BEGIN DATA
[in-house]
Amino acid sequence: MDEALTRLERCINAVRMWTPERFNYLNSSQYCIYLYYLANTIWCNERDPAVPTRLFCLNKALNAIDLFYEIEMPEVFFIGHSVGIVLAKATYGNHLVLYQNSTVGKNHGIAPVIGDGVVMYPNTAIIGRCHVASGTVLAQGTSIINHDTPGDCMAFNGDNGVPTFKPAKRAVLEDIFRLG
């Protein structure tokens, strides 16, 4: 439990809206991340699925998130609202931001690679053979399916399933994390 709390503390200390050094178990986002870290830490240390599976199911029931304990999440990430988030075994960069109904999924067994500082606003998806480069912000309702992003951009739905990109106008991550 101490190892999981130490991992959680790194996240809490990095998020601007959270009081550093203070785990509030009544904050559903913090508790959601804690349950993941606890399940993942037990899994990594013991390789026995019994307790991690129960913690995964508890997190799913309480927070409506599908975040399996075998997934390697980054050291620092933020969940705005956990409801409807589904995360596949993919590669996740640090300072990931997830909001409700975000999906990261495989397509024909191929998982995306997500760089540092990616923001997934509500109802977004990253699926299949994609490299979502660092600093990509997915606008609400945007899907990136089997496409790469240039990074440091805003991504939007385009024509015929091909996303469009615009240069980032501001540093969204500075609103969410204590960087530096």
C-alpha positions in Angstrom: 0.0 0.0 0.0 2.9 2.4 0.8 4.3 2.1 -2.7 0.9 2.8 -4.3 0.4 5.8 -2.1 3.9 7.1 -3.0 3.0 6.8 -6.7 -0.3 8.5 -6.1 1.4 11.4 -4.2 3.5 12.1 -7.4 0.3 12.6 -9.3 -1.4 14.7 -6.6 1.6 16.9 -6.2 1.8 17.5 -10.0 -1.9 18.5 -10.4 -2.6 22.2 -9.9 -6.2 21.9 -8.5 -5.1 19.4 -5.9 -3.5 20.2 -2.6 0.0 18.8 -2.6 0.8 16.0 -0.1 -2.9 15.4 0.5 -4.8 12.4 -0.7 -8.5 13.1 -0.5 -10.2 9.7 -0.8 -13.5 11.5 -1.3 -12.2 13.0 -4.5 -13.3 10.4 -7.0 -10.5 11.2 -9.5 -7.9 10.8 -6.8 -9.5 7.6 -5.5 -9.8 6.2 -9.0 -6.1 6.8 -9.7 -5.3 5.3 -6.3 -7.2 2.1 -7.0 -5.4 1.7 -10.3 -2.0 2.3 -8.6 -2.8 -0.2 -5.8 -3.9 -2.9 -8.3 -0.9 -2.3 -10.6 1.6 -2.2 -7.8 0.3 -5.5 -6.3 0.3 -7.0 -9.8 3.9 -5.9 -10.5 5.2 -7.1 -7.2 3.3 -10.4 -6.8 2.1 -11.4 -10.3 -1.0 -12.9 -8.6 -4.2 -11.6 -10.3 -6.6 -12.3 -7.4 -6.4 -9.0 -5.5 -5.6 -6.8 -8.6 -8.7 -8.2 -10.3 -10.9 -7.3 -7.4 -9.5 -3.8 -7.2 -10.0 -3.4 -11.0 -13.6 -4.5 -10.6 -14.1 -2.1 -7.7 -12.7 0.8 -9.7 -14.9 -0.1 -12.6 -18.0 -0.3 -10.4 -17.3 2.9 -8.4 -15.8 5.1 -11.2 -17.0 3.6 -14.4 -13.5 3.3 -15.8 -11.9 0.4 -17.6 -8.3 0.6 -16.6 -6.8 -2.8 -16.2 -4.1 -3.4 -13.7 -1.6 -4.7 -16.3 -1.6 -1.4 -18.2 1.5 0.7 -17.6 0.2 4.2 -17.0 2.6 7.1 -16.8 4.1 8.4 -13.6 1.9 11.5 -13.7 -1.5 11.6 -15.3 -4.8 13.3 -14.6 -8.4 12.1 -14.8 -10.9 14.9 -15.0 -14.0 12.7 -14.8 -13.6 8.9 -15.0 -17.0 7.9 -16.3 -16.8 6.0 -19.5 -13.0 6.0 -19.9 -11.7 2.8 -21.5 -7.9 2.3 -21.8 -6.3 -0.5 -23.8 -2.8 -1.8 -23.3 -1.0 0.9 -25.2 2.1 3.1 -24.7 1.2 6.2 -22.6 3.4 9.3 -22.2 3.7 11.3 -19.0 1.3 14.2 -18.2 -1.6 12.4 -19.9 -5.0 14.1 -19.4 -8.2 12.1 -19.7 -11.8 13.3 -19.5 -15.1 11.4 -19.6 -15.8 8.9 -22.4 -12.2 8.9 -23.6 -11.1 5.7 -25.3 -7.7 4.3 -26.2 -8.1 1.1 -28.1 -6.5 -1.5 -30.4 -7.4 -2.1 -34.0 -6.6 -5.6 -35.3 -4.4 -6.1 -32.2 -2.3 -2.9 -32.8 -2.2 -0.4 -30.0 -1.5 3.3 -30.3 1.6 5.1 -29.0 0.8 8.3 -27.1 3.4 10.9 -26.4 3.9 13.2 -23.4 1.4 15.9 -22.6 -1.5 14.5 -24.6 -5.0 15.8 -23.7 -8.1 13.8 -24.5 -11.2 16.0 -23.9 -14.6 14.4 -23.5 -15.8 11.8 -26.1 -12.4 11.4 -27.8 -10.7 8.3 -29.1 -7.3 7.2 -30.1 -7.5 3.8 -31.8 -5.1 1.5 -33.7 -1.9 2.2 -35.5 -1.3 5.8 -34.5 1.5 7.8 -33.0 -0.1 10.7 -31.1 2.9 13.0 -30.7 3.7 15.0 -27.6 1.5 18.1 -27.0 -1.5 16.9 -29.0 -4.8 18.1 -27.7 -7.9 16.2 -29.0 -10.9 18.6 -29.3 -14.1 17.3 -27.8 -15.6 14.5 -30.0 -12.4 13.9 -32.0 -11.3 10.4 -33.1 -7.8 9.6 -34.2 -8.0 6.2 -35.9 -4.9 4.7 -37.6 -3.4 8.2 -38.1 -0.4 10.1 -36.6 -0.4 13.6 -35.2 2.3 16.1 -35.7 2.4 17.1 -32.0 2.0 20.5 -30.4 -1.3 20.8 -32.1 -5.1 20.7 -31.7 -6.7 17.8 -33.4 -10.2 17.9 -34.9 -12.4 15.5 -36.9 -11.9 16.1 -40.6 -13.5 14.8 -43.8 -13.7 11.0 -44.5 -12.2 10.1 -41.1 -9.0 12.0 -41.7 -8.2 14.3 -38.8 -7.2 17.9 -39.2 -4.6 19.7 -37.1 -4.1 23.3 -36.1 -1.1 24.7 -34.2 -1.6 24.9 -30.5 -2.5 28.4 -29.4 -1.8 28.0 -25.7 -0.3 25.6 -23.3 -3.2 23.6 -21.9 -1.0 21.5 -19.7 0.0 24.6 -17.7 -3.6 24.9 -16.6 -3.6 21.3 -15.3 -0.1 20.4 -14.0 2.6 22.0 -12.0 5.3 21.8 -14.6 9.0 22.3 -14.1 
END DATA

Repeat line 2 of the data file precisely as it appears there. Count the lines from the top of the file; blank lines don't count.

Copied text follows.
Amino acid sequence: MDEALTRLERCINAVRMWTPERFNYLNSSQYCIYLYYLANTIWCNERDPAVPTRLFCLNKALNAIDLFYEIEMPEVFFIGHSVGIVLAKATYGNHLVLYQNSTVGKNHGIAPVIGDGVVMYPNTAIIGRCHVASGTVLAQGTSIINHDTPGDCMAFNGDNGVPTFKPAKRAVLEDIFRLG